Triple play

by Kirill Perelyguine 30 Mar 2020

Choosing to add another property to your investment portfolio requires taking several factors into consideration, including financial security, liquidity and long-term stability. Many of these aspects come together in an often-overlooked type of commercial investment: the single-tenant triple net property. Think of a single-tenant retail property in a freestanding one-story building occupied by Famous Burger Place, Ubiquitous Coffee Shop or Furniture Store That Makes You Build Your Own Tables. In some cases, this type of property is owned by the tenant; however, there are plenty of opportunities for an investor to own such a property as part of a balanced portfolio.

This type of investment property could be a perfect fit for several types of investors: low risk-oriented, those looking for hands-off investments, those looking for stable and long-term income flow or even those just starting out in commercial property investment. Let’s take a look at what makes triple net investment properties so attractive for the investor looking to have as little involvement as possible.

Lease is more
Commercial leases offer a number of benefits for investors. First, a triple net commercial lease agreement means that the tenant is responsible for their proportionate amount of the property tax, maintenance and insurance, and sometimes even the major structural repairs to the property. In the case of a single-tenant property, the tenant usually pays for all of the associated costs, leaving the landlord with the ‘clean’ net amount of rent, which makes it much easier to calculate cash flow and make long-term financial projections.

Second, the length of the lease is usually quite long, often 10 to 20 years, with an option to renew for another 10 to 20. The length of the lease plays into the tenant’s interest in establishing their presence in a certain neighbourhood and securing it for years to come. From the investor’s perspective, taking vacancy out of the pro-forma means adding a couple of dollars to the net operating income.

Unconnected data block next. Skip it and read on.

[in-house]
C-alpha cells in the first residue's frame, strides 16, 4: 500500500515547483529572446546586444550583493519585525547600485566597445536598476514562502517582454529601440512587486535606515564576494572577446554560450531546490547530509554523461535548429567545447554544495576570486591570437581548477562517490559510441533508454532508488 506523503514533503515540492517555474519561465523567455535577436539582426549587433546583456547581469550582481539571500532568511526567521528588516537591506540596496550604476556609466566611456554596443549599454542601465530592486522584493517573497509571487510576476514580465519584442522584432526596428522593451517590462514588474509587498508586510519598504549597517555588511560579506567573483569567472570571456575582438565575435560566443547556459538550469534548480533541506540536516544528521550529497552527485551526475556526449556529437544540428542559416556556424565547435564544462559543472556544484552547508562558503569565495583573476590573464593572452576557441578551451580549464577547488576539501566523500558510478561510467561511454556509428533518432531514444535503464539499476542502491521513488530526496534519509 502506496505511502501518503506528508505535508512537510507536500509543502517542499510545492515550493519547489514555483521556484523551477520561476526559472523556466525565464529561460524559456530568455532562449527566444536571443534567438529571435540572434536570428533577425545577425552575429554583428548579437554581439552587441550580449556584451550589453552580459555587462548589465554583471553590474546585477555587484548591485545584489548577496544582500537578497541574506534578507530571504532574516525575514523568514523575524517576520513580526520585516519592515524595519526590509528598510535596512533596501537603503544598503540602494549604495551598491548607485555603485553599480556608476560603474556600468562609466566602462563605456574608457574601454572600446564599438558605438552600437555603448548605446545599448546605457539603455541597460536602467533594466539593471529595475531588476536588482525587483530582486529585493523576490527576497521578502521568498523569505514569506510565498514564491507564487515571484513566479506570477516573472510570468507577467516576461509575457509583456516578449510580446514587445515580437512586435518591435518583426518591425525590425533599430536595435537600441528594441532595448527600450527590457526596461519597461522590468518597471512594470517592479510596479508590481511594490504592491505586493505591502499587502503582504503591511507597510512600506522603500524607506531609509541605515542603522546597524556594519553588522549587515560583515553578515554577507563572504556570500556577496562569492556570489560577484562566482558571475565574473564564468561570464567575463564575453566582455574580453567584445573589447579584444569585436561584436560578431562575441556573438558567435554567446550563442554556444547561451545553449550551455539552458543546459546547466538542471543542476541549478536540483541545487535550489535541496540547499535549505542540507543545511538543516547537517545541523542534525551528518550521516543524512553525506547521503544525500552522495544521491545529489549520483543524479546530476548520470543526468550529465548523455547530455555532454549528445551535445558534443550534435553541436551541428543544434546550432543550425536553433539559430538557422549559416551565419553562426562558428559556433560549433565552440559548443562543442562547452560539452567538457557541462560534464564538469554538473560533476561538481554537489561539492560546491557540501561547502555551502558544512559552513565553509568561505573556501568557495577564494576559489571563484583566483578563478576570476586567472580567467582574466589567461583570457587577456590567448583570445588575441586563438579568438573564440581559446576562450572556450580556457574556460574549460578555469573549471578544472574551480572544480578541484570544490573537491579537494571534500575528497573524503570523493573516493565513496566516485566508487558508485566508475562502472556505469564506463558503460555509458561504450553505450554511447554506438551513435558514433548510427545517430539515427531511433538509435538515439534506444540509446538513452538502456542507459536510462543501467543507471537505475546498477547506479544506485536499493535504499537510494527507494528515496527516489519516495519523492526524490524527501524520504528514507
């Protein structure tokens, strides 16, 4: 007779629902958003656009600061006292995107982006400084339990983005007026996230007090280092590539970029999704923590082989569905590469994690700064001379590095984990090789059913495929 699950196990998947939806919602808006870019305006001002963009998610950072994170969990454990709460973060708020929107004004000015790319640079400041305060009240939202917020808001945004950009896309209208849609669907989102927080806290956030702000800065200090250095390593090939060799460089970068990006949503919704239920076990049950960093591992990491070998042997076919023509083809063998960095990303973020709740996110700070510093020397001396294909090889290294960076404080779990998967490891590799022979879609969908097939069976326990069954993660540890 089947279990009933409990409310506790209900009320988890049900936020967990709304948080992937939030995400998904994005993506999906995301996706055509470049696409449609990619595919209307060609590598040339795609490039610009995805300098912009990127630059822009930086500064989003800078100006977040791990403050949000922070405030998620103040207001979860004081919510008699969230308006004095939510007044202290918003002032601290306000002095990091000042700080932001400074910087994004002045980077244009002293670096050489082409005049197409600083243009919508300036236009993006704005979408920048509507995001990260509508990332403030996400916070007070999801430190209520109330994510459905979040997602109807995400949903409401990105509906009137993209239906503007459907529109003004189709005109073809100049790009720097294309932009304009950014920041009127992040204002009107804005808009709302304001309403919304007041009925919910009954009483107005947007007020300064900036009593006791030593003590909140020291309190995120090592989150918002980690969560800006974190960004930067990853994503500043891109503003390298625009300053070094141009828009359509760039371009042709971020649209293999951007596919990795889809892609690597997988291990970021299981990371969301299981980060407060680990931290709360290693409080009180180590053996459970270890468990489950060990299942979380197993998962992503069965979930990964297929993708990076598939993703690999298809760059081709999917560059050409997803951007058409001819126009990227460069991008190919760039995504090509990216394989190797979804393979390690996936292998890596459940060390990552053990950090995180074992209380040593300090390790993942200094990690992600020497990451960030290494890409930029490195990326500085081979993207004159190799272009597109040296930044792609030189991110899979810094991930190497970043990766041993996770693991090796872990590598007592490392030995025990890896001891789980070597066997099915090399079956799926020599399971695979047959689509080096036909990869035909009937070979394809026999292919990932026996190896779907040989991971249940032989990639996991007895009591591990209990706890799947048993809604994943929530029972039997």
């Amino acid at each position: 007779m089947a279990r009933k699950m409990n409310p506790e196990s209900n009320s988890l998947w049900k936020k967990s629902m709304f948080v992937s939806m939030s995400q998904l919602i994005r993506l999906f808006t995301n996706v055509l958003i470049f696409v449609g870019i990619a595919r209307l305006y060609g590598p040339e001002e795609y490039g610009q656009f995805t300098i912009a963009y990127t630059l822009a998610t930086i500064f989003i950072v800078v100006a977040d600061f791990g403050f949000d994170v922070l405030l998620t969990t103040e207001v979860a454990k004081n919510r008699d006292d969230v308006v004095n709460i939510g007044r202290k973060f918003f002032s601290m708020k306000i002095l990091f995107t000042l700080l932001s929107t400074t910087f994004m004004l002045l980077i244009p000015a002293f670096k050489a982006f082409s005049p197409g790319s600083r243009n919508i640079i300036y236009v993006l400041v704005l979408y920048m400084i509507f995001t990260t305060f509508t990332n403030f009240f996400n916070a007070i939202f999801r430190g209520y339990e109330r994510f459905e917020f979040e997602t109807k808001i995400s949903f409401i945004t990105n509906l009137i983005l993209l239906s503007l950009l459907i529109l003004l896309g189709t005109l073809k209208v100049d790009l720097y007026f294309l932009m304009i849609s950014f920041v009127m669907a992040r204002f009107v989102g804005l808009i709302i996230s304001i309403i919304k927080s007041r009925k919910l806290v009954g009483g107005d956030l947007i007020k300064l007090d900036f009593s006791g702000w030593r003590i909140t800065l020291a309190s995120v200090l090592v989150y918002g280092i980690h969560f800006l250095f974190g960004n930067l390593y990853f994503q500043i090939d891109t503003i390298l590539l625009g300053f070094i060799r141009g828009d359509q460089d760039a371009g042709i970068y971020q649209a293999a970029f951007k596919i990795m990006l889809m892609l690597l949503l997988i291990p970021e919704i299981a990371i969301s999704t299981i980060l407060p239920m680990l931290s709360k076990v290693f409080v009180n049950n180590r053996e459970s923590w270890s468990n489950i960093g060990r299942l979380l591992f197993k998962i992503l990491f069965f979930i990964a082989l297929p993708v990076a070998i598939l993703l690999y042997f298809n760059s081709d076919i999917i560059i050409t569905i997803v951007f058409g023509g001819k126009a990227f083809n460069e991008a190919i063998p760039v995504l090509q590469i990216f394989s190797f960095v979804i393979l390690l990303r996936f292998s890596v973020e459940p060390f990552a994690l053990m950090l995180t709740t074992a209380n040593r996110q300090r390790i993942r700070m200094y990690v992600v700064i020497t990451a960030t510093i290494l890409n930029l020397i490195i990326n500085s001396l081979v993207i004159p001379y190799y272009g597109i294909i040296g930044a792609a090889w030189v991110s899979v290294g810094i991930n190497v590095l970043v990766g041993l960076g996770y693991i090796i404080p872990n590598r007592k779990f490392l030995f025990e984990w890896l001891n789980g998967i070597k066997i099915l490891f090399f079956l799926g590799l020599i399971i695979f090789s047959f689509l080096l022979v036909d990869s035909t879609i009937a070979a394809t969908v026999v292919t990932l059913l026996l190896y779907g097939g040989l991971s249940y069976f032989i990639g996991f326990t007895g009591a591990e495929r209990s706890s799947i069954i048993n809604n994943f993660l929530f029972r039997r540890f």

Additionally, the tenant profile of a solid corporate franchise usually allows for more favourable terms when it comes to financing, as the lending industry views these tenants as a lower risk, thus allowing some breathing room for the mortgagee.

One strategy to try when buying such a property with a financial institution as a tenant is to approach the tenant for the financing. This can serve as a litmus test: If a lease renewal is coming up in several years, and the bank refuses to finance the property that they themselves are occupying, that might indicated that the bank is planning to leave this location at the lease renewal, making the investment not that great overall. If the bank does provide the financing, you have a chance of negotiating a lower-than-market rate on your mortgage and enjoying a higher return than initially planned.

What to watch out for
All of the above factors make a triple net-tenanted commercial property seem like the jewel of any investor’s portfolio. However, there can still be a few wrinkles in this shiny, picture-perfect property-tenant combo that you should take into consideration before engaging in such a play.

In terms of the lease for the property, keep in mind that a large corporation doesn’t do anything without its own legal department in tow, so it’s important to get a lawyer’s help during due diligence investigations and contract preparation, as items such as roof repair or parking lot repaving may or may not be included in the lease agreement. The balancing act between a landlord looking to maximize the net stream of income and a tenant trying hard to minimize its responsibilities under the lease agreement needs to be investigated thoroughly.

Secondly, given the relative security of the investment, these properties tend to sell at a lower cap rate, and thus higher prices, than other similarly performing investment properties.

Finally, even though the ideal situation looks like a lazy, management-free arrangement in which the tenant is responsible for the maintenance of the property (and should ideally be using a professional property management company), you’ll still need to monitor the quality of maintenance to avoid neglect by the tenant and property manager. The landlord is usually responsible for structural elements of the building, such as the roof, HVAC and foundation, and neglect of the A/C system by the tenant could cause a major expenditure ahead of a scheduled replacement.

As with any type of investment, there are pros and cons associated with triple net investment properties. However, if approached with caution, the benefits of this type of investment often strongly outweigh the negative aspects in the long run.

Triple net investments: Pros and cons

Pros Cons

Inflation protection through stable long-term income

Limited upside, unless there’s potential for future development

No vacancies for a long time

Risk of complete vacancy after lease completion

No owner responsibilities

Risk of poor maintenance by the tenant

Property can be sold with the lease

Lower cap rate at purchase

Professionally managed property

High capital expenses after vacancy

 

Kirill Perelyguine is a broker with Royal LePage Real Estate Services in Toronto, specializing in commercial investment properties and land development. Contact him at [email protected], or visit investingontario.com.

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